Tag Archives: Verona palimpsest

Sex and menstruation in the Didascalia

An interesting conversation today with Sarah Whitear, a graduate student at Leuven who is working on attitudes to menstruation in early Christian circles.

We discussed the passage of the Gnomai regarding Mary’s amenorrhoea (6.1, stating that due to her purity (ἁγνεία) “the way of women was not with her.”) Since editing the text (I referred to Soranus Gyn. 1.4.19-23 in which he suggests that particularly active women (such as those preparing for singing contests) do not menstruate because there is no excess nutrition which needs to be diverted into menses) I have thought further about this; my medical knowledge is limited, but I understand that secondary amenorrhoea may result from malnutrition and in particular protein deficiency. One therefore wonders, given the extremity of asceticism undergone in some circles, whether such secondary amenorrhoea was actually common among female ascetics, and the description of Mary thus typical of female ascetics known to the redactor. We also compared this statement to that of the Protoevangelium Jacobi in which Mary is removed from the temple prior to beginning menstruation.

However, the greater part of our conversation was taken up with an intriguing passage in the Didascalia: I translated, back in the day as “Therefore you should not go to your wives when they are undergoing natural flux, but hold to them…” (DA 6.22.6)

My version was fundamentally based on the Latin: Nolite convenire illis sed sustinete eas.

On this I wrote:

‘You should not go to’ is absent in Syr. which reads instead ‘And when they (your wives) are in their natural flux you should hold to them (ܢܩܦܝܢ) in the manner which is right…’ Flemming in Achelis and Flemming (1904), 223, suggests some accidental omission on the part of the Syriac translator and Vööbus (1979b), 244, similarly opines that Lat. is closer to the original and that accidental omission has occurred. However, although the suggestion of Flemming and Vööbus is followed here there is much to be said for Connolly’s assertion (1929), 255, that Syr. is ‘more in the spirit of the author’. Although CA tends to support Lat. there is little verbal correspondence, thus supporting Connolly’s suggestion that Lat. and CA are independent ‘improvements’ of the original.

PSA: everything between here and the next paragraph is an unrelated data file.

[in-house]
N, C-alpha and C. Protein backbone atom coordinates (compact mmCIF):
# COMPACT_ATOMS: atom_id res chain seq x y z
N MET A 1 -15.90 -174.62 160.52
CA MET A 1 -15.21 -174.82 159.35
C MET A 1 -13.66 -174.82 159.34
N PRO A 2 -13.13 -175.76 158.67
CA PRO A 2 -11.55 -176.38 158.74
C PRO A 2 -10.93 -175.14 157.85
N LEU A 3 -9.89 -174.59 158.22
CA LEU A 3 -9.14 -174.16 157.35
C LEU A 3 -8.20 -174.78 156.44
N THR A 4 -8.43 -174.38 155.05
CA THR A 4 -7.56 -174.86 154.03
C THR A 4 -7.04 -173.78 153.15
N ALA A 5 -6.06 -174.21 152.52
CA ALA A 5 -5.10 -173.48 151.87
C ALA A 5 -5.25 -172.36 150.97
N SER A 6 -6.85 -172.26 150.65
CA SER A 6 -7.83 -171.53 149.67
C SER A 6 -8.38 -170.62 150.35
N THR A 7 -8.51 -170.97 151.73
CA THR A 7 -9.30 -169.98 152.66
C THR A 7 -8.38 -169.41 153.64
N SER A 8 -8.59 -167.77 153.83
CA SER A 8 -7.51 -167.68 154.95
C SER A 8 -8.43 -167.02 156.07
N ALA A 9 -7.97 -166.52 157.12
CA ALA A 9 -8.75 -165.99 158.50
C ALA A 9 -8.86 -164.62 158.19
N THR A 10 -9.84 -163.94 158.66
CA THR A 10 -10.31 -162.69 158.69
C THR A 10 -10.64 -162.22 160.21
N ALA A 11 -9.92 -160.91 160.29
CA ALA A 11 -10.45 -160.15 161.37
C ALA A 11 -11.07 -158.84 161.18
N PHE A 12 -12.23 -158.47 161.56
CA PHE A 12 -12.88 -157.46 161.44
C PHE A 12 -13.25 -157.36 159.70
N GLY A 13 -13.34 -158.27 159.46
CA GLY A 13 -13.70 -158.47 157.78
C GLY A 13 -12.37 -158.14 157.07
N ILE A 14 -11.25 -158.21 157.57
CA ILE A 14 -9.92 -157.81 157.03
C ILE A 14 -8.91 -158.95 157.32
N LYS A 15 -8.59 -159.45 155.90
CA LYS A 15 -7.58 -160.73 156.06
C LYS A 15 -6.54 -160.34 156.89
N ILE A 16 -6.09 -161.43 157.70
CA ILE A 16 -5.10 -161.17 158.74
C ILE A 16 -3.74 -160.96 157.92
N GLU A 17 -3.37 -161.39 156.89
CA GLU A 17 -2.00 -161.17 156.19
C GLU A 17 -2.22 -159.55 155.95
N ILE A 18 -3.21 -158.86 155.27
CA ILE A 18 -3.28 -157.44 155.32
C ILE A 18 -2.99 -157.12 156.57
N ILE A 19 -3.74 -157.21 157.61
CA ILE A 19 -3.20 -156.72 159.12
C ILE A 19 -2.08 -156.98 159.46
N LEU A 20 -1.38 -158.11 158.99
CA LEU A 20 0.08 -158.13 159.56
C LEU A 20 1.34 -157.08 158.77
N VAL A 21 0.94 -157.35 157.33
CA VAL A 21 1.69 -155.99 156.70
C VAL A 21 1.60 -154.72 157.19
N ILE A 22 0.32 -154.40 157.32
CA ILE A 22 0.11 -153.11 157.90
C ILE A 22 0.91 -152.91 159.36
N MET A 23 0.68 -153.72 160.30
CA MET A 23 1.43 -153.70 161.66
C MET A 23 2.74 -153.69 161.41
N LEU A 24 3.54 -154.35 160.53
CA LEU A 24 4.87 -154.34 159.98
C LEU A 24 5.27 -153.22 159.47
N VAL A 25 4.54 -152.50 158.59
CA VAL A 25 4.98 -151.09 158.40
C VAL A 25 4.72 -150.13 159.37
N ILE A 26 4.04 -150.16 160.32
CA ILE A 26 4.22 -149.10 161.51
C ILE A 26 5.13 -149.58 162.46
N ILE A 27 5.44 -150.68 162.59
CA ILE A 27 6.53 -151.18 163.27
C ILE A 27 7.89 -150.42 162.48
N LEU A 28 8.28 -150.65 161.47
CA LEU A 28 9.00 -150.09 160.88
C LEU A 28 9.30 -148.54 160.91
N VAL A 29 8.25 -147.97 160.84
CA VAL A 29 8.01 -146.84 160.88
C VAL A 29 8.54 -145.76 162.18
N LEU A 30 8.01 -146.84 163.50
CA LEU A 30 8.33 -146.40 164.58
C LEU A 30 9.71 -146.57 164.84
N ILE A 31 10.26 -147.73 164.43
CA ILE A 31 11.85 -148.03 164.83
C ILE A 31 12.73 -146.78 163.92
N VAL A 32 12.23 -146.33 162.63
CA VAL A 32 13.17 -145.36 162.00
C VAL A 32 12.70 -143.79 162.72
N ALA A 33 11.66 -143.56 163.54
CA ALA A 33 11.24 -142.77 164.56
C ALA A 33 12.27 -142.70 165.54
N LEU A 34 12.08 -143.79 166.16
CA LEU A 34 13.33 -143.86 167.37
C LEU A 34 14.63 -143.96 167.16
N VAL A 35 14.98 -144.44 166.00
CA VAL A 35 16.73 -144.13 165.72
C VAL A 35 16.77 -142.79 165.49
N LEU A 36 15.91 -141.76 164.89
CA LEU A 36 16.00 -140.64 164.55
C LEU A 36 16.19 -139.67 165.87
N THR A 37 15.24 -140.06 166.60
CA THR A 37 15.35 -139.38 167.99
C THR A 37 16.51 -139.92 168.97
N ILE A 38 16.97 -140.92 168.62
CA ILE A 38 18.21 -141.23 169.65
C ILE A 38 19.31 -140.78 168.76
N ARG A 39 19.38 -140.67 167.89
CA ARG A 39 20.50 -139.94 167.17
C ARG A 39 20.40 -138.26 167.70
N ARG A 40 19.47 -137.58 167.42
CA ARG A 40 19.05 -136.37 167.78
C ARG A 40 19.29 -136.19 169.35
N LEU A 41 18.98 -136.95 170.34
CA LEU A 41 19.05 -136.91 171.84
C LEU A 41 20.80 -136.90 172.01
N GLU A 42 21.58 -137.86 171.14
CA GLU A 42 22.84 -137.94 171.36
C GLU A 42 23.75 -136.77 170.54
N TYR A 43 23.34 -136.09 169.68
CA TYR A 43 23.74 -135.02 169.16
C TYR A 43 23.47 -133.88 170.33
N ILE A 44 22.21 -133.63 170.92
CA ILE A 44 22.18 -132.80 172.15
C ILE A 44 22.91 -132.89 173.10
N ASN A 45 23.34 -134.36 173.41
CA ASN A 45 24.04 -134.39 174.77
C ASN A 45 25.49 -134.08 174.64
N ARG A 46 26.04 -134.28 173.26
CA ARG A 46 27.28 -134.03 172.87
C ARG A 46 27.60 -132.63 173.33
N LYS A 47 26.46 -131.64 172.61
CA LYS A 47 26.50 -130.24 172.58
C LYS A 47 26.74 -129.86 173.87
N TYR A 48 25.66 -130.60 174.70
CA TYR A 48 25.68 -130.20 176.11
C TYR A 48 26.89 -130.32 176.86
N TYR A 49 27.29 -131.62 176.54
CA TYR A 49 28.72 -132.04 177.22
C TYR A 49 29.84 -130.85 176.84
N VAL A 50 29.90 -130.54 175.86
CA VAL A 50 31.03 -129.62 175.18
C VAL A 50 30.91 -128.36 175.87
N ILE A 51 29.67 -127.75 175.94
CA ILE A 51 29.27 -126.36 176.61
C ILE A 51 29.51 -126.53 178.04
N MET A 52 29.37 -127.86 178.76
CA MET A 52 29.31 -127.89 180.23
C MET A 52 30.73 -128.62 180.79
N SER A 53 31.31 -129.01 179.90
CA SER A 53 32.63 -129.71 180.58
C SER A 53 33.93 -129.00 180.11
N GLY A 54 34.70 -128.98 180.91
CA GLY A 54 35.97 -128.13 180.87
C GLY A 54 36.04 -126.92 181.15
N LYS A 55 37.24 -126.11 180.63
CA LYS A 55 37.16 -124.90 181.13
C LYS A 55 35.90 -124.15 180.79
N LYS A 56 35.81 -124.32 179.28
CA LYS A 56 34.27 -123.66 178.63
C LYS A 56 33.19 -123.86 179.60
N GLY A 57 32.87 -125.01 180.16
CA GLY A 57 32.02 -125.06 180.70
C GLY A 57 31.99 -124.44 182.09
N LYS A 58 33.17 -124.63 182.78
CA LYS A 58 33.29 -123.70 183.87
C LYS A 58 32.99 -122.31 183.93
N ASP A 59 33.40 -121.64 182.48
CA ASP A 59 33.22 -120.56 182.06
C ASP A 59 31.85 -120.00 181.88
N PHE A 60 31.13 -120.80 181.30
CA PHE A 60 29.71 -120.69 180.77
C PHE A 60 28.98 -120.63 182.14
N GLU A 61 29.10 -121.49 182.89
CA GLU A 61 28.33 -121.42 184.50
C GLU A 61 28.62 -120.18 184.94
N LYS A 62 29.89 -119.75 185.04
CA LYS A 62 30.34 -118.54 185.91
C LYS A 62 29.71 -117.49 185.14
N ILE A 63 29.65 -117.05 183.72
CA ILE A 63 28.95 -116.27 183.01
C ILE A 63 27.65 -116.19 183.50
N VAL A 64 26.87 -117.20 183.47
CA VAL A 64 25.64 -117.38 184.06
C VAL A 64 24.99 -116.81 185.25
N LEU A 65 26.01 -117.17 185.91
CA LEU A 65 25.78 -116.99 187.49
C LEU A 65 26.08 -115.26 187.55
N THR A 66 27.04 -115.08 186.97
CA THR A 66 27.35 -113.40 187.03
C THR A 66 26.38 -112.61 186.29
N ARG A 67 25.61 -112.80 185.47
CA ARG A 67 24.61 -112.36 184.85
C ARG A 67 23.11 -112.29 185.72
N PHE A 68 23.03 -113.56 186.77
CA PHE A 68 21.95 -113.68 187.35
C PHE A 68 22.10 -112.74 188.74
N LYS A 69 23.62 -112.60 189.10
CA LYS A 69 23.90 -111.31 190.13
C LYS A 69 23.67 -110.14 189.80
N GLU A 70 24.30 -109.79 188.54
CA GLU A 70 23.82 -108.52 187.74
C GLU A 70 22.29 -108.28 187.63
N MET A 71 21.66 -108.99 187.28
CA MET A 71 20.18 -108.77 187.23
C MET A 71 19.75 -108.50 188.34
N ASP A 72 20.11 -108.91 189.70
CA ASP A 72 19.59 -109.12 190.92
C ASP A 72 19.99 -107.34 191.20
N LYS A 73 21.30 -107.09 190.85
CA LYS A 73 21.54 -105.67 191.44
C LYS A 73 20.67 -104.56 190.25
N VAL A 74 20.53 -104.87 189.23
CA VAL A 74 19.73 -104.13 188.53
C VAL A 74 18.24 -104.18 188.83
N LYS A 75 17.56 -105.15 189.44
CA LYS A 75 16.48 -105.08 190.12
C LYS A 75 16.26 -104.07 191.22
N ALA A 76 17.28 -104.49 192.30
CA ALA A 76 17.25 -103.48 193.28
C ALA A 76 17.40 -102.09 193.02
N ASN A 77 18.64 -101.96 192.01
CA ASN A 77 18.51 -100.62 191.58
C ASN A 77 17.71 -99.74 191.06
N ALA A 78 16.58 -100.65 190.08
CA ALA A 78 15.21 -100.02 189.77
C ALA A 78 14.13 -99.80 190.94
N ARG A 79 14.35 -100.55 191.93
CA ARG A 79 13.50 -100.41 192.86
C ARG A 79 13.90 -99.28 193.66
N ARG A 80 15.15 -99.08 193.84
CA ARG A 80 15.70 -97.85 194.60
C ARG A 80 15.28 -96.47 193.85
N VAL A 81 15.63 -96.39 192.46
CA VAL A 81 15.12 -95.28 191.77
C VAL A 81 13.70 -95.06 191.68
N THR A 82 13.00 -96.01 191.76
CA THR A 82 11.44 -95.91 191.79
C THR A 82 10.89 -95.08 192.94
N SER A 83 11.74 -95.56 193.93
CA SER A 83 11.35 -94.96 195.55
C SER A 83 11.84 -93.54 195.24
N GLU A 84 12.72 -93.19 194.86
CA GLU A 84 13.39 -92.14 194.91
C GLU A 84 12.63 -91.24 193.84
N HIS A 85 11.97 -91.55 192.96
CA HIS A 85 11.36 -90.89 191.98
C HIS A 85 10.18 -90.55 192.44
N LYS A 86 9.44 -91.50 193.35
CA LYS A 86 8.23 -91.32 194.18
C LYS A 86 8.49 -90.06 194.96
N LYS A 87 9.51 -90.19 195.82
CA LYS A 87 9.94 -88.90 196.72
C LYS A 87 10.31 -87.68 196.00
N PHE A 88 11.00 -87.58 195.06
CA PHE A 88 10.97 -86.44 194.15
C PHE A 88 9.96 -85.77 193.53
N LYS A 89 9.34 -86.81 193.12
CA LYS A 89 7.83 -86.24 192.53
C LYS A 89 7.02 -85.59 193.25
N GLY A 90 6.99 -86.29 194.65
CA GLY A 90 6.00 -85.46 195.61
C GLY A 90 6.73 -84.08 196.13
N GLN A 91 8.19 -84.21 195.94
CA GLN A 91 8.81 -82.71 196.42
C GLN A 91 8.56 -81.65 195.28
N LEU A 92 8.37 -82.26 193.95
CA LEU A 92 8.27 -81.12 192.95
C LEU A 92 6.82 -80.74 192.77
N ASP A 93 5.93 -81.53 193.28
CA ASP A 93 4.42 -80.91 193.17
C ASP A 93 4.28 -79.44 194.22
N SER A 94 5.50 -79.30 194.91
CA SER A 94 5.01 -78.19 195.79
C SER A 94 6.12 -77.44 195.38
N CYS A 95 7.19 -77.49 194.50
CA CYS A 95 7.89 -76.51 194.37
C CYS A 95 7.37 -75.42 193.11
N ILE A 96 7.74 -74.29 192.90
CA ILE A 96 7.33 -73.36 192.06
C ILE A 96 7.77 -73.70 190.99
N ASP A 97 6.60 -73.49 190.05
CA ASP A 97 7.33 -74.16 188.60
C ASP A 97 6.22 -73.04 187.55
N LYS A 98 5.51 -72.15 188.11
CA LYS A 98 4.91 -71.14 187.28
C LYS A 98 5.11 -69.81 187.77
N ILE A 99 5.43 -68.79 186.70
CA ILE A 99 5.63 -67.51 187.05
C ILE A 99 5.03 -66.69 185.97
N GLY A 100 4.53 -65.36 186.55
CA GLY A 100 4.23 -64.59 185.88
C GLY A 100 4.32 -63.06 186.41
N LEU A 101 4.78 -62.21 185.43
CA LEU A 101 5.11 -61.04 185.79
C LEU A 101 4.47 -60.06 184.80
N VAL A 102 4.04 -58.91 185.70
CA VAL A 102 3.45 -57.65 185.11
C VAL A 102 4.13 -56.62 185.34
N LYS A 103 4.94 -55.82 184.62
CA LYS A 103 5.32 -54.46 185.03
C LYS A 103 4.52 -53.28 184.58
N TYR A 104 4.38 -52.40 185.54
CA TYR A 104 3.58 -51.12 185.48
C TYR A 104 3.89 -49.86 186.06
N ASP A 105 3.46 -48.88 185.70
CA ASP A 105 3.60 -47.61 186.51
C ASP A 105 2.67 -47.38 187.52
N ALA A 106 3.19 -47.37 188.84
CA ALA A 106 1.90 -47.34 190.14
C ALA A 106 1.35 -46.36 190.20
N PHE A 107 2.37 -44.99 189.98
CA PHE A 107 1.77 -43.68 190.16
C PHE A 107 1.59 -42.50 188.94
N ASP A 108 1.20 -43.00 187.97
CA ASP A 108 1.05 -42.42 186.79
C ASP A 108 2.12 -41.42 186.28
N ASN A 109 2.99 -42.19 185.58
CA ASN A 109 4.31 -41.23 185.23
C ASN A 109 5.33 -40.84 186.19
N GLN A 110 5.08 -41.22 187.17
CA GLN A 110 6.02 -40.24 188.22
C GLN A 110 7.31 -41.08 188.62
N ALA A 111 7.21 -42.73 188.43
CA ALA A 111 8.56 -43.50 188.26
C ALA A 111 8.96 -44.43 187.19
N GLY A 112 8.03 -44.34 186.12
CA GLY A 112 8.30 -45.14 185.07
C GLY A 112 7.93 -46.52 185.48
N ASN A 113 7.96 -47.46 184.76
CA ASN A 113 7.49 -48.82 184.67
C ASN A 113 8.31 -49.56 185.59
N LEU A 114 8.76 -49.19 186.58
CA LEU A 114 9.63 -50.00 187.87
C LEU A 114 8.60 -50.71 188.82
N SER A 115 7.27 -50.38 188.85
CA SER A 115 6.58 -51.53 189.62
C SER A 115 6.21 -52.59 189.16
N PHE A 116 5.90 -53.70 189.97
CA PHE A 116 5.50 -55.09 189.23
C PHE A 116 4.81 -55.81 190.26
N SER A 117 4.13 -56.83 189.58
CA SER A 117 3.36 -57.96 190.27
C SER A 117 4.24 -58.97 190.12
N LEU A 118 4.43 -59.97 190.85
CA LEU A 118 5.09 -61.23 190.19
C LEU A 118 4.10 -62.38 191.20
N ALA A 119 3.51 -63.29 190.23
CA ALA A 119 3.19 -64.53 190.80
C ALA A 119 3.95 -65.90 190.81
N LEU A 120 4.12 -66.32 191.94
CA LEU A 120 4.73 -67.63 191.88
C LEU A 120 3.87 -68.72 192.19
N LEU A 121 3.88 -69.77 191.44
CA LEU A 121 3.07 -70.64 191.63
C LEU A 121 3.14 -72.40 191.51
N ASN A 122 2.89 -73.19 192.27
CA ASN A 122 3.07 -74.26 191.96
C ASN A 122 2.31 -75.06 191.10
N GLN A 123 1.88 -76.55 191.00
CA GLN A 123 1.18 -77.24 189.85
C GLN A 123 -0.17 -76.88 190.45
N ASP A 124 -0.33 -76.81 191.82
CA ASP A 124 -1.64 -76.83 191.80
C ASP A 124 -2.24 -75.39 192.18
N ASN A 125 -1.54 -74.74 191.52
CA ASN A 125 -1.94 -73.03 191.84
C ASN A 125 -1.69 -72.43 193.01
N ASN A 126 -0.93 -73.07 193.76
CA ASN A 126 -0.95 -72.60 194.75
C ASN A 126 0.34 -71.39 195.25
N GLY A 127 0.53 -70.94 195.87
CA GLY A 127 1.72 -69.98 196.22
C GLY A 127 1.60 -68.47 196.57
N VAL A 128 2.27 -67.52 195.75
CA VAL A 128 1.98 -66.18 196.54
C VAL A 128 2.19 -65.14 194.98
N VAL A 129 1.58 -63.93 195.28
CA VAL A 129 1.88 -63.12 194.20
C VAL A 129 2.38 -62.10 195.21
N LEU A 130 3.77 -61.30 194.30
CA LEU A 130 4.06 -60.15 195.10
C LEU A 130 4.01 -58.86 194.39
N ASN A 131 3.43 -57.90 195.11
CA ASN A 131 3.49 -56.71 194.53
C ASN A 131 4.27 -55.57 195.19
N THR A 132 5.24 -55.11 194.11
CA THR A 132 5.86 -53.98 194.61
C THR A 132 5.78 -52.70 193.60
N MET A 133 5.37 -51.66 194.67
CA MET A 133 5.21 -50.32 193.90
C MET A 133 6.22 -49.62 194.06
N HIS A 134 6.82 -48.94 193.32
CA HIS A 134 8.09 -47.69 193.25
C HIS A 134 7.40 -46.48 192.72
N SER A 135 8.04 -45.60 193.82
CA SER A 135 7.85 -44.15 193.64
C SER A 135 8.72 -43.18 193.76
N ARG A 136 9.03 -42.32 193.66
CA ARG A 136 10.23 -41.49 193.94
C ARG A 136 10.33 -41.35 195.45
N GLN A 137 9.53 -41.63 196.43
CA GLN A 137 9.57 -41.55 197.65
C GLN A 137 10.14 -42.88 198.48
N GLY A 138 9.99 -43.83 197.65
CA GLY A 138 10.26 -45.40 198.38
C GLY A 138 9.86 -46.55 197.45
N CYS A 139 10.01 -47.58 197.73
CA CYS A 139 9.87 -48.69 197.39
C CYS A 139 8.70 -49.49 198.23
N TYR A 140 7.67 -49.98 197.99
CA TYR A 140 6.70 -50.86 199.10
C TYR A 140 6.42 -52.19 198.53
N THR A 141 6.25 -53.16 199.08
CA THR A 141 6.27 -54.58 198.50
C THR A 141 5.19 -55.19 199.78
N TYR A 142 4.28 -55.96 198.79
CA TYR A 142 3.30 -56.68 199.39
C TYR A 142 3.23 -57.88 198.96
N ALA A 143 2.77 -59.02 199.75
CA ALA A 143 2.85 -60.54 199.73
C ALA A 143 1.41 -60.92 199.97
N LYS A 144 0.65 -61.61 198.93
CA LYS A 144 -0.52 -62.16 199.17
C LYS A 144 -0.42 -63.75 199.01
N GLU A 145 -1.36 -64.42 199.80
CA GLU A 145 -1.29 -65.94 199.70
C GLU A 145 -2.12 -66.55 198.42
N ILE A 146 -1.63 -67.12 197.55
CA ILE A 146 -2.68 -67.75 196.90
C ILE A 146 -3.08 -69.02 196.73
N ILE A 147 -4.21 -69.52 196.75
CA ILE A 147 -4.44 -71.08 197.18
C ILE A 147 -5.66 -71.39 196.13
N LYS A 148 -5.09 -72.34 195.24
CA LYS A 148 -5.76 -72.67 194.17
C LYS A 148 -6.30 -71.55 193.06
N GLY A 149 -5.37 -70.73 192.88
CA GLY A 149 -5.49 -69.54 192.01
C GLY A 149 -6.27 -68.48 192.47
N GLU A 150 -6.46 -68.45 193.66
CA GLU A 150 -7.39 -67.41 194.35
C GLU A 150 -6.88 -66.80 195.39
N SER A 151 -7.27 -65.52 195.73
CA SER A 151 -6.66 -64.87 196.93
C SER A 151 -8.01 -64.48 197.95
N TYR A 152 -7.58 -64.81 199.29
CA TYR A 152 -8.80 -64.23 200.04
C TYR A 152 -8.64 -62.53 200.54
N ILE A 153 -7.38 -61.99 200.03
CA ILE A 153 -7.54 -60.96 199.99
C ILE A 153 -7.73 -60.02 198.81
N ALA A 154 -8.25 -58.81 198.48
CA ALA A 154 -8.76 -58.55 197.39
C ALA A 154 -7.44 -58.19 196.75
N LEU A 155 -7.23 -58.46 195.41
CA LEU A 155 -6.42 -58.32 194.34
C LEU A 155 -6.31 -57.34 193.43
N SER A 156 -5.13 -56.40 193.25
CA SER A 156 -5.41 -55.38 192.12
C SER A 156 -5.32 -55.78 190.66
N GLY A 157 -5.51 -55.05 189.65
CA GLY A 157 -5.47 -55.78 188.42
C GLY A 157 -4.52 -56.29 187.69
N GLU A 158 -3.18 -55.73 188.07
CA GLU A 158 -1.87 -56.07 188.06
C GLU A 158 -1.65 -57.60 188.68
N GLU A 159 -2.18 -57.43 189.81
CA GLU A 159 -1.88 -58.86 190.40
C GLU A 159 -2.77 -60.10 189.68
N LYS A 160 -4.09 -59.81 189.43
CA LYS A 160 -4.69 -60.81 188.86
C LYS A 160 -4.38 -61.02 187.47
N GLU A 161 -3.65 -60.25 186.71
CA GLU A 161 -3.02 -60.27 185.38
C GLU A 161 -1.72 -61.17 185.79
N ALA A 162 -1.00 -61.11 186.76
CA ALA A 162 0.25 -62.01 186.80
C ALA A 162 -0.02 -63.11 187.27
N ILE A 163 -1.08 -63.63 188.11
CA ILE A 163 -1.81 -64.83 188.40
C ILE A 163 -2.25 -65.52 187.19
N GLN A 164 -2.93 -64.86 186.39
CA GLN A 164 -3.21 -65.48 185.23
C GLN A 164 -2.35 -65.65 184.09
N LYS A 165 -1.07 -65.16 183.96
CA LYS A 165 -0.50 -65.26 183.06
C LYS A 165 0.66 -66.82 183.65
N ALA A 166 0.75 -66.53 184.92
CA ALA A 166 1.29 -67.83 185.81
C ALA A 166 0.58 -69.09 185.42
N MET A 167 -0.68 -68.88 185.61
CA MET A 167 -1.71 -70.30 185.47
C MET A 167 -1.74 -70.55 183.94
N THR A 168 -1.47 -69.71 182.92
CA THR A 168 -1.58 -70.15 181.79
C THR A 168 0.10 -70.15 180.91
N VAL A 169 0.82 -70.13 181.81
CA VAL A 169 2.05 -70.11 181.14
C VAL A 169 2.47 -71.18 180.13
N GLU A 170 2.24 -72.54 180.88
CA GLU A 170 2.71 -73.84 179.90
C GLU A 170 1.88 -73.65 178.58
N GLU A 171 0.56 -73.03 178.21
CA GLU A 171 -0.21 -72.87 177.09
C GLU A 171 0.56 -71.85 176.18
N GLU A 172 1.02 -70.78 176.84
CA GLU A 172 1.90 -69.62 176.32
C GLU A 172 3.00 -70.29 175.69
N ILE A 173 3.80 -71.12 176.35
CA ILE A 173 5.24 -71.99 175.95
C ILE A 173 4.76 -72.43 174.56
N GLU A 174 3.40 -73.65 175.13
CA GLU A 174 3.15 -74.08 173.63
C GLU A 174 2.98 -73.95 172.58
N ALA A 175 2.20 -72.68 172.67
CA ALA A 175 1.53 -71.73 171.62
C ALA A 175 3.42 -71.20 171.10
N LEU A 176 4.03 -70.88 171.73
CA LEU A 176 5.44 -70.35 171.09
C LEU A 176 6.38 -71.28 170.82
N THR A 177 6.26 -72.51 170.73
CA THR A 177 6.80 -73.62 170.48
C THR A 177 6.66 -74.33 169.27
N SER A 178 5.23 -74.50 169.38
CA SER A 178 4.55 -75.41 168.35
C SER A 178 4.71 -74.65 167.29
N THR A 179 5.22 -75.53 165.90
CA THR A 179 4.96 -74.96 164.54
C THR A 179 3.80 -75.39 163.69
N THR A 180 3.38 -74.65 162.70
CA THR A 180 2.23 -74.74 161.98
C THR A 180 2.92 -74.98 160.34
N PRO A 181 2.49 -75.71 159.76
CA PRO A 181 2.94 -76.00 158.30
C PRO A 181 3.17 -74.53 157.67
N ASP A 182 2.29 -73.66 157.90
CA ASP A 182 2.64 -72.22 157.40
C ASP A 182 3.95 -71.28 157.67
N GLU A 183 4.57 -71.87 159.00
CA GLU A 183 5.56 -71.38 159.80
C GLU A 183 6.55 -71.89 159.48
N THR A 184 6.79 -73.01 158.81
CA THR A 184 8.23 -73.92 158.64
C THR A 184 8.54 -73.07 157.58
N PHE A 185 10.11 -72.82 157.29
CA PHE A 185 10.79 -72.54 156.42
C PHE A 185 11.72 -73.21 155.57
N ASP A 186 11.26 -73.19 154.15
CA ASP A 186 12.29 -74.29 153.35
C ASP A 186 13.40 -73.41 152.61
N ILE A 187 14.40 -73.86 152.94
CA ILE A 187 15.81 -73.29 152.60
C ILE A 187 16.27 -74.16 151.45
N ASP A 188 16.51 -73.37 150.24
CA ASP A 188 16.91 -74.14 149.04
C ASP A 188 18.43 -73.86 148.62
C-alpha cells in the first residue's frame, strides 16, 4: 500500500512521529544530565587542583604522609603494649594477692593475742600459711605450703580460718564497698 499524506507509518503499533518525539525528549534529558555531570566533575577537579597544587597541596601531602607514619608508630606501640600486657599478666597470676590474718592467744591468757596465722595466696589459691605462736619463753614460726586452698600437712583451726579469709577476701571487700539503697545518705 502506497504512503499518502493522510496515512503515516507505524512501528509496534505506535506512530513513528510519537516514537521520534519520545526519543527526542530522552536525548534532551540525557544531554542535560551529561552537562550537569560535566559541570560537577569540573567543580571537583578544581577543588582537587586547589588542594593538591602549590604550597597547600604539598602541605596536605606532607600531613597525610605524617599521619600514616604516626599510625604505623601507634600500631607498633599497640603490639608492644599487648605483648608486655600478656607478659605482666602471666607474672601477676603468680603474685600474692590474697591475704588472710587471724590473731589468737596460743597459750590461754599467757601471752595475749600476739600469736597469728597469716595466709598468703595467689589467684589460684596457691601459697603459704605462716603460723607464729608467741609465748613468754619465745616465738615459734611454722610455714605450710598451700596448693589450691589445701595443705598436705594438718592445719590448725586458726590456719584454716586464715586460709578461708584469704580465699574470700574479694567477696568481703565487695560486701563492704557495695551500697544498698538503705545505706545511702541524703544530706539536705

I remember puzzling over this when I was translating all those years ago, so was glad to be called back to it. In general I think my footnote is fair, though perhaps I give too much air-time to Connolly. What I did not write at the time, but may now say, as I said to Ms Whitear, is that Connolly probably didn’t know what he was talking about, since he was a monk! Ms Whitear, very perceptively, pointed out that we should probably not take CA into account, as it really goes off piste here. I am convinced, having re-examined the passage. And so we are left with Latin and Syriac with no help from CA which has “improved” the original so as to obliterate it entirely.

My common sense reading of Latin is that men are being told to be good and understanding husbands while their wives are having periods, and not to attempt to have sex with them. Ms Whitear said that this was what she was thinking, so we were in fundamental agreement. The combination of common sense and the witness of the Latin indicates that this is probably the correct understanding.

The Syriac is less common-sensical, particularly if it is telling husbands to have sex with their wives while they are menstruating. However, Ms Whitear, very properly, pointed out that whereas Connolly, and many since, have taken ܢܩܦܝܢ to mean sexual congress this is by no means the most obvious meaning for the verb. We thus spent some time wondering what Greek Vorlage might have led to ܢܩܦܝܢ in Syriac and sustenere in Latin. One candidate was ἀντιλαμβάνεσθαι. This remains possible, as does (I now think) ὑπολαμβάνεσθαι. In other words we discounted the first part of the phrase, (nolite convenire in Latin) assuming it to have been omitted by the Syriac through some form of corruption.

Since then it has dawned on me, since the Syriac is probably corrupt (or taken from a corrupt Greek text), that ܢܩܦܝܢ might actually represent the word rendered in Latin as convenire. This might be συνεῖναι, which might indeed have a sexual connotation (though not exclusively so).

Here we enter the muddy waters of retroversion. If the Vorlage began: οὔκ οῦν δεῖ ὑμῖν συνεῖναι ταῖς γυναιξὶ ὑμῶν… it might have been corrupted to, or misread as, οὐκοῦν δεῖ ὑμῖν συνεῖναι ταῖς γυναιξὶ ὑμῶν… The phrase rendered as “sed sustinete eas” is missing, perhaps as a result of earlier misunderstanding.